Bonwire Authentic Kente Cloth B69
Legend has it that in the middle part of the 17th century AD, at Bonwire in Asante, two brothers from the Asona clan of Bonwire, Kuragu and Ameyaw, who were hunters and farmers by profession and hardly 20 years old, studied the way and manner, the spider (Ananse) wove its web in a forest at Bonwire-Kurankye (Ayewakeseho).
Kente comes from the word kenten, which means basket in the Asante dialect of Akan. Akans refer to kente as nwentoma, meaning woven cloth. It is an Akan royal and sacred cloth worn only in times of extreme importance and was the cloth of kings. Over time, the use of kente became more widespread.
Kente cloth is special on many levels. Around the world, the unique patterns and colors are easily identifiable as a representation of West African culture. ... This gives each Kente design its own unique, symbolic value. Kente cloth may symbolize the wearer's status or mark a festive occasion.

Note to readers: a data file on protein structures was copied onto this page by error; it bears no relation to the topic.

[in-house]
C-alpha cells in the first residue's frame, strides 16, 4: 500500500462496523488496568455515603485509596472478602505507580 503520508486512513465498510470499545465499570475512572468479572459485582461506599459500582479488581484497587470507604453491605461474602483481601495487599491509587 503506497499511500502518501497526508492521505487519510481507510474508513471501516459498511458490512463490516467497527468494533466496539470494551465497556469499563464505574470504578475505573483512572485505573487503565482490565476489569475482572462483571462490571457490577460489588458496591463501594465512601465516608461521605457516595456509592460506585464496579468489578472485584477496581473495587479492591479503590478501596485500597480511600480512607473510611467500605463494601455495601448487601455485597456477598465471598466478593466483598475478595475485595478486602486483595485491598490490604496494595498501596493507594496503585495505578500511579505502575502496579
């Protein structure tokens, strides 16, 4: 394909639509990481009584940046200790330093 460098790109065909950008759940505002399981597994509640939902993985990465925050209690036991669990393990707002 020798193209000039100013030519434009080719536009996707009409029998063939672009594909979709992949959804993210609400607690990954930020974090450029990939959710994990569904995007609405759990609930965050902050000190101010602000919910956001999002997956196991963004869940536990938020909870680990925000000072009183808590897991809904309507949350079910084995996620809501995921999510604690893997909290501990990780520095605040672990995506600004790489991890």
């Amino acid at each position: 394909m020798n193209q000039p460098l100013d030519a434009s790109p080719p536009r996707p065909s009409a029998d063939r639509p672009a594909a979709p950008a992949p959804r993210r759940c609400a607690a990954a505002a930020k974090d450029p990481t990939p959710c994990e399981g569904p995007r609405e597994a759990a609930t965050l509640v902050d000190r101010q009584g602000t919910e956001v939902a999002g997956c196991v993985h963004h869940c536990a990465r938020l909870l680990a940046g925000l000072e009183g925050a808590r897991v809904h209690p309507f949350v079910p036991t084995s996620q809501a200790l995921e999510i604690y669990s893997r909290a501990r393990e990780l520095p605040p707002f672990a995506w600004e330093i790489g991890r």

Materials Combined Used are-Cotton & Wool
It's Common For Females To Use 6 Yards For Sewing Gowns, Dresses, Etc. Males commonly use 8 to 10 Yards and Overly Sized Men can have the Option of 12 Yards. And Children are Typically 4 Yards. Babies and Accessories Typically 2 Yards.
Female are sold in 3 Pieces
Male are Sold in 1 Piece
Made In Kumasi GHANA